W3C home > Mailing lists > Public > public-webappsec@w3.org > September 2015

Re: A Somewhat Critical View of SOP (Same Origin Policy)

From: Jeffrey Walton <noloader@gmail.com>
Date: Thu, 17 Sep 2015 23:09:44 -0400
Message-ID: <CAH8yC8m07V_8H9Qzx+wWBU89_dUdBRoxGnWgN8=DXqSoYOrpjA@mail.gmail.com>
To: Alex Russell <slightlyoff@google.com>
Cc: public-web-security@w3.org, "public-webappsec@w3.org" <public-webappsec@w3.org>
On Thu, Sep 17, 2015 at 9:56 PM, Alex Russell <slightlyoff@google.com> wrote:
> I'm not sure I'm the right party to try to summarize, but here's what I
> think are the roots of various discussion points that have been raised:
>
> Some browsers have an allergy to PKCS#11, largely down to the API not
> working well with the now-pervasive multi-process model

Ah, that's been going on for years. Kudos to Brad for actually talking
about it :)

I think the idea or strategy is to support it so poorly it can be
killed off without much fuss. You see, mutual auth provides (among
other things) channel binding, and that conflicts with the browser's
"interception is a valid use case".

> The system keystore lives (conceptually) outside the Same Origin Model. This
> raises questions about how schemes (like TLS authentication) that use it can
> scope the effect of their actions
> Some people find these side-effects to be beneficial in cases they care
> about

One quick comment here...

We've evaluated a lot of proposed systems, and some of them are web
based apps. The organization classifies their data, and then selects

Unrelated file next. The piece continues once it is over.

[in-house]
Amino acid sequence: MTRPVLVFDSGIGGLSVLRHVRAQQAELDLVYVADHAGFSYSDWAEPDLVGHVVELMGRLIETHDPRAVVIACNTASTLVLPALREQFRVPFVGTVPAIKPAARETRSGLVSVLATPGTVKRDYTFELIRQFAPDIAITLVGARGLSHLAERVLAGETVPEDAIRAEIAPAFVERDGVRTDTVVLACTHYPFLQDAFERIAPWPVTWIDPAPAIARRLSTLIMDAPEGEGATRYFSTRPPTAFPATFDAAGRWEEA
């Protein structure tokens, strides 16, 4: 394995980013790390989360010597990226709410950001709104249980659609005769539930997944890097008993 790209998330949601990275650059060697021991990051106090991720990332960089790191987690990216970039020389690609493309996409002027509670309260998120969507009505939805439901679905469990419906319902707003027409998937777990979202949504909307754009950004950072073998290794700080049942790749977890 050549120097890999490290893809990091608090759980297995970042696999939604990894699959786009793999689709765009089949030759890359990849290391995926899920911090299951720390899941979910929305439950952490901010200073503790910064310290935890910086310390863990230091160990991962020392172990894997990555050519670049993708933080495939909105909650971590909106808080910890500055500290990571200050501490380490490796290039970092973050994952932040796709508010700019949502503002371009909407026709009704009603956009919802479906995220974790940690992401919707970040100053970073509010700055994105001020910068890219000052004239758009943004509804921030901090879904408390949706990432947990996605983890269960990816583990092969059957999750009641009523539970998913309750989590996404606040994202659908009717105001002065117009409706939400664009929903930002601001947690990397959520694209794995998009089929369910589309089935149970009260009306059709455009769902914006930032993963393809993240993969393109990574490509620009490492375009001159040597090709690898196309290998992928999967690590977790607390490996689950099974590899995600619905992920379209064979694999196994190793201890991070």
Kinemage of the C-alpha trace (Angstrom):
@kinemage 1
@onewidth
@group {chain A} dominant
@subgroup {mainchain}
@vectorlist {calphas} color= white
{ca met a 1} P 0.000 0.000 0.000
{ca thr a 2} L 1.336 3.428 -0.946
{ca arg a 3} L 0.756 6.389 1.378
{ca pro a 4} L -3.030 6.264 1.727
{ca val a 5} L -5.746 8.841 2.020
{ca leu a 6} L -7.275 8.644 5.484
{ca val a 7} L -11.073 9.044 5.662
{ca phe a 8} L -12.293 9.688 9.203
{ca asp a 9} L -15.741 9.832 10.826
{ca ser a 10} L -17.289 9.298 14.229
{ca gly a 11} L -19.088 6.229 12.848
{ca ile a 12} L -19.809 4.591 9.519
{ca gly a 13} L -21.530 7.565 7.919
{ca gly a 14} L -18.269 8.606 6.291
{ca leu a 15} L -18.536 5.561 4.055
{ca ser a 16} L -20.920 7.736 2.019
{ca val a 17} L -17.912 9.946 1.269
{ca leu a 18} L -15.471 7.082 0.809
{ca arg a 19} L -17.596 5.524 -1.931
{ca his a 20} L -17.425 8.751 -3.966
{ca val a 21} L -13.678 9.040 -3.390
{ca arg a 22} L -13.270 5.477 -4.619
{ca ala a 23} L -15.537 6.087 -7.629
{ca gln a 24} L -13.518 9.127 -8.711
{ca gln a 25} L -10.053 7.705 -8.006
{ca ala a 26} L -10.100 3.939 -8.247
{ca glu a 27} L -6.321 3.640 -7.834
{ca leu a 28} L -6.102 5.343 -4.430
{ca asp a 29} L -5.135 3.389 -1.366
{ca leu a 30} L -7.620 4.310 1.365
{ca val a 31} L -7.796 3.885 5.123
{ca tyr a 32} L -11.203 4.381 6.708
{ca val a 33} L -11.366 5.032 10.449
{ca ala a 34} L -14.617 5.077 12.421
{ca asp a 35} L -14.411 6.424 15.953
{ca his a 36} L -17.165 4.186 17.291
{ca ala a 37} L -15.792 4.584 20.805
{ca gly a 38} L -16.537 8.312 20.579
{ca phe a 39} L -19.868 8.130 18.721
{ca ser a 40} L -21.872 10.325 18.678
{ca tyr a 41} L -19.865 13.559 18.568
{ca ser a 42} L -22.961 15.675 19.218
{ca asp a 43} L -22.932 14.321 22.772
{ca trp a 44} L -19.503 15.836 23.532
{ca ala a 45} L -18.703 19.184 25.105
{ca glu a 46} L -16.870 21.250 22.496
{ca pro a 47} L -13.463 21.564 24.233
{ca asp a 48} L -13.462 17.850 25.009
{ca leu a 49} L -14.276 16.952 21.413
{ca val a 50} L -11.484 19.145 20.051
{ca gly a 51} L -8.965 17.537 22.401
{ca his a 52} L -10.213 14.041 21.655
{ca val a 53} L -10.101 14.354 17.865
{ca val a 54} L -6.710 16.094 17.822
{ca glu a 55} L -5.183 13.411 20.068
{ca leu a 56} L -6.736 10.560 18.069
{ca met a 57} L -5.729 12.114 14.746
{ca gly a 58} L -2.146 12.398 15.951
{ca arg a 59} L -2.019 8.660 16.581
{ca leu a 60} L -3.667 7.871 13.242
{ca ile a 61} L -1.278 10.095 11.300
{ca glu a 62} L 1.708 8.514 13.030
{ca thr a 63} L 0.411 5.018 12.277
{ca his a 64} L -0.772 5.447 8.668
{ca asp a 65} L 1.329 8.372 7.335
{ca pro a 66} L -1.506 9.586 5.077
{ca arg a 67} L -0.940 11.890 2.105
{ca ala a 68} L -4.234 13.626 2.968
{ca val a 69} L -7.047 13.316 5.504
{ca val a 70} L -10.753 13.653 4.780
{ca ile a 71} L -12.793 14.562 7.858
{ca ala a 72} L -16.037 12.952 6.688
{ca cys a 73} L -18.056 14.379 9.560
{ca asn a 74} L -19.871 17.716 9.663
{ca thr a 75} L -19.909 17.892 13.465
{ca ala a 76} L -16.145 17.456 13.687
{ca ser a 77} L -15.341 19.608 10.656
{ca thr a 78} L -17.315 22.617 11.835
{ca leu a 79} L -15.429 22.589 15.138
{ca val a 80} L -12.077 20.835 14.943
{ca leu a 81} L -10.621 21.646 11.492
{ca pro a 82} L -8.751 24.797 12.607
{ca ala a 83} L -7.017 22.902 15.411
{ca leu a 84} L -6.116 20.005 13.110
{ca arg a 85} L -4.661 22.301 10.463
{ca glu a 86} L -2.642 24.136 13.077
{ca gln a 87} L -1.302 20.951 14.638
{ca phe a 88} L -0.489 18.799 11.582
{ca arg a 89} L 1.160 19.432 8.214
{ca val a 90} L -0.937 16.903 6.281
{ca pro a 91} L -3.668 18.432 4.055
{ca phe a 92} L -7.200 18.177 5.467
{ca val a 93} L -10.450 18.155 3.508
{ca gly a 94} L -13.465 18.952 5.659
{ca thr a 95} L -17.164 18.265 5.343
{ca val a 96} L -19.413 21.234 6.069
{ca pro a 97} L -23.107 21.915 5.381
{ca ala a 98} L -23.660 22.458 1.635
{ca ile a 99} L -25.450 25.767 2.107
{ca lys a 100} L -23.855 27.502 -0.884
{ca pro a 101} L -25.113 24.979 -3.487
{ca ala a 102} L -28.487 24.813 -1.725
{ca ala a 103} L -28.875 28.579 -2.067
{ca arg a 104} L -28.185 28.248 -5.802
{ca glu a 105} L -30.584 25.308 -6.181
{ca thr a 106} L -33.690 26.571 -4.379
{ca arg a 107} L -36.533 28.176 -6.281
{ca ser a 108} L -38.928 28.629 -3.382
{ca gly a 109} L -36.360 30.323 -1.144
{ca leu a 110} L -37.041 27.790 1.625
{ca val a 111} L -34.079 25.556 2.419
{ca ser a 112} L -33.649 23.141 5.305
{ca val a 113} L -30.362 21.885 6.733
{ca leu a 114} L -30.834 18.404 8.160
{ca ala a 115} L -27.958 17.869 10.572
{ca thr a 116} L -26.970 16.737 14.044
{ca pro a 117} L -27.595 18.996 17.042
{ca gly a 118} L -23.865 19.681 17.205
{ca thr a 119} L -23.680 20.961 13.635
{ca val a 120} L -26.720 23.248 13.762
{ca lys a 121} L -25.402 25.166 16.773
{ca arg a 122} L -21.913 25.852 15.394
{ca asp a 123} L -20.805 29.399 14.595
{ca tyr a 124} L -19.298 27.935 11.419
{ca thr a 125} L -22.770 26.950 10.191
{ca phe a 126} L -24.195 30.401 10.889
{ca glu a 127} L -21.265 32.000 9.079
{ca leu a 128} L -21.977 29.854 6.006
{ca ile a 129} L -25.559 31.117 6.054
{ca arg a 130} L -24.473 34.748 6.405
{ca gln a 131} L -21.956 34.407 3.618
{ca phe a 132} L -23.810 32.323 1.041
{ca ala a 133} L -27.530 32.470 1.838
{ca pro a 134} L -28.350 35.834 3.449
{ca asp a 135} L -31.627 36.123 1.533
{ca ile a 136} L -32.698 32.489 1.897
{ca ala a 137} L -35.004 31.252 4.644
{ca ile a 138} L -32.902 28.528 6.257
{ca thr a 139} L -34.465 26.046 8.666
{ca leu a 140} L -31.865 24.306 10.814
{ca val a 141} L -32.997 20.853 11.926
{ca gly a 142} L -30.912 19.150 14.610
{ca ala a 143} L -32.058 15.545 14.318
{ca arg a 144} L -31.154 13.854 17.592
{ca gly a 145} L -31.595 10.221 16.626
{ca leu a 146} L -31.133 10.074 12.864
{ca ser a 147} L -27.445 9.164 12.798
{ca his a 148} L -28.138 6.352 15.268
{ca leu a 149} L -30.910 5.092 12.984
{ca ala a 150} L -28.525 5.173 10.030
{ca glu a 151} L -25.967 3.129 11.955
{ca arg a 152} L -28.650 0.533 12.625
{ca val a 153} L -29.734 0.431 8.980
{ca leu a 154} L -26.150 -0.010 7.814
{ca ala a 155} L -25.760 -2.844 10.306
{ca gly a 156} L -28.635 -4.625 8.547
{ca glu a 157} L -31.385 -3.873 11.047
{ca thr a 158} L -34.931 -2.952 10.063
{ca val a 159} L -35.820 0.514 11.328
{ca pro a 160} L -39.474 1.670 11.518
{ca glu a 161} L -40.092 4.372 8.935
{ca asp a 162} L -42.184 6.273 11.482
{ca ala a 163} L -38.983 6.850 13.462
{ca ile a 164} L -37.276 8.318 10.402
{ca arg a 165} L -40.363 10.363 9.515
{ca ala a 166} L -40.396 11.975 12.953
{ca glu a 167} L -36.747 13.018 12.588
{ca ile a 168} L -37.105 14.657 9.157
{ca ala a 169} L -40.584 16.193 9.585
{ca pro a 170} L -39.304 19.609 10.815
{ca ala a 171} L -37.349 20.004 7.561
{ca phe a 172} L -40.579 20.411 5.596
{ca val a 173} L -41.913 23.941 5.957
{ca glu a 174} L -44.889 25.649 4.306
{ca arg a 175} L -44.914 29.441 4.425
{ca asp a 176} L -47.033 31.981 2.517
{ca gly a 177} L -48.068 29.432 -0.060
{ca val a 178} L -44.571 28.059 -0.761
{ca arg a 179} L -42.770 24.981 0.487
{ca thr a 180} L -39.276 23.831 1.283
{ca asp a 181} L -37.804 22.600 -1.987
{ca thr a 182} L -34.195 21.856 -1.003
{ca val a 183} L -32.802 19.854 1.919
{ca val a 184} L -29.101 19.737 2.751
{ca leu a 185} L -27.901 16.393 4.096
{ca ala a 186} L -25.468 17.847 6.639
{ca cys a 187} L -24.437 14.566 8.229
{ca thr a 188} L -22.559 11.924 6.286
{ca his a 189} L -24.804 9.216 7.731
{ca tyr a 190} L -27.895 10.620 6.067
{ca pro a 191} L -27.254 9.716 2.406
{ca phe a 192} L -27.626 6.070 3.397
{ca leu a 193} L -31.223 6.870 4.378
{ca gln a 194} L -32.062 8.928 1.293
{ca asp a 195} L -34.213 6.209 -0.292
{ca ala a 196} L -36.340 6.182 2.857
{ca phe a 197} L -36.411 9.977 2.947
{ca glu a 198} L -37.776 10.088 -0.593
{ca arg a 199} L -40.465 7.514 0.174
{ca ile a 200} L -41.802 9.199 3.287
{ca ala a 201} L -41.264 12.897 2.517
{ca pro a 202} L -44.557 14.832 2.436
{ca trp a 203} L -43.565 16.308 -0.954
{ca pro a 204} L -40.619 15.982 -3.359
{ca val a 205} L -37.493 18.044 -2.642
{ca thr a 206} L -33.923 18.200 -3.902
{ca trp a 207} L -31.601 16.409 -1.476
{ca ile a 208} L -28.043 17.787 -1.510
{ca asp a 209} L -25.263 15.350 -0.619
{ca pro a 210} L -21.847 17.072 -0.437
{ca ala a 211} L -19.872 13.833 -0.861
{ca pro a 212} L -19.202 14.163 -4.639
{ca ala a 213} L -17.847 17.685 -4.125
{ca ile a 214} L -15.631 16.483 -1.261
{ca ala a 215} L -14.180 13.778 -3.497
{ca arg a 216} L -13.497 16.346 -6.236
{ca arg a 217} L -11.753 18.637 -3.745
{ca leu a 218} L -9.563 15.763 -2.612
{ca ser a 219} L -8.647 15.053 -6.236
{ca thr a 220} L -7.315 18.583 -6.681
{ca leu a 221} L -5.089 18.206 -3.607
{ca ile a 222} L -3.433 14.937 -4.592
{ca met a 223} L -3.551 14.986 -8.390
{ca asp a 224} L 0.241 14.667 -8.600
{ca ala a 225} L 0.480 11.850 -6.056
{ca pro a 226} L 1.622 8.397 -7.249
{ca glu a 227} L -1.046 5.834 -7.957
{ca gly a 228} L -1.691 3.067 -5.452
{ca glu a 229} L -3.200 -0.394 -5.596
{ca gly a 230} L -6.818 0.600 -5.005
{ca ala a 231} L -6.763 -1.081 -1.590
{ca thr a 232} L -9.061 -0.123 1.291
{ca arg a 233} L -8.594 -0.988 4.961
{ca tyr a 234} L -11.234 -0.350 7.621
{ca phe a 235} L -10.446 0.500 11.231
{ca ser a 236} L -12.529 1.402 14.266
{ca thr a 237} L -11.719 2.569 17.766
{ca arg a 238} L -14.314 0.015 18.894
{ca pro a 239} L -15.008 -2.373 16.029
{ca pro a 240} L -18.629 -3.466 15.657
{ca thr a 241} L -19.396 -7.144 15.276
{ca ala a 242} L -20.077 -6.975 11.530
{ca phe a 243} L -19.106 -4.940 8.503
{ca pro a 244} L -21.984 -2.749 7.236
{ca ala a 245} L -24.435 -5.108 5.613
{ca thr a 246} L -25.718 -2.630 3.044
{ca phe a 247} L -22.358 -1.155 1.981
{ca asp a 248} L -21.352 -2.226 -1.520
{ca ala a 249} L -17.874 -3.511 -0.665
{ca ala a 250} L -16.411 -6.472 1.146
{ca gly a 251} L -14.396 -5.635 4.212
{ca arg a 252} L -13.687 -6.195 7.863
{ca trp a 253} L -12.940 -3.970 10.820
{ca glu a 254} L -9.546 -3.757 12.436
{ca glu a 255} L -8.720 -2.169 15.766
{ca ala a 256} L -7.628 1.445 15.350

security controls commensurate with the data sensitivity level.

The organization's policies and procedures also requires something
like the following for mobile devices:

    LOW value data - ranges from "who cares" to encrypt,
             persist key in secure storage
    MED value data - encrypt, store salt in secure storage,
             prompt user for entropy, can't persist user entropy,
             OK to cache user entropy for fixed amount of time,
             can't persist login credentials (i.e., Auto-logins).
    HIGH value data - ranges from "you can't store it, period"
             for online apps to "send app over to risk acceptance" for
             offline apps because we don't have the controls we need.
             For example, if it was a laptop, we might be able to use
             FDE, a password and a token generator.

Web based apps usually fall short because they don't have secure
storage, like Isolated or Protected Storage or a KeyChain. I don't
ever recall a time when SOP's intersection with secure storage was
ever a factor.

Jeff
Received on Friday, 18 September 2015 03:10:14 UTC

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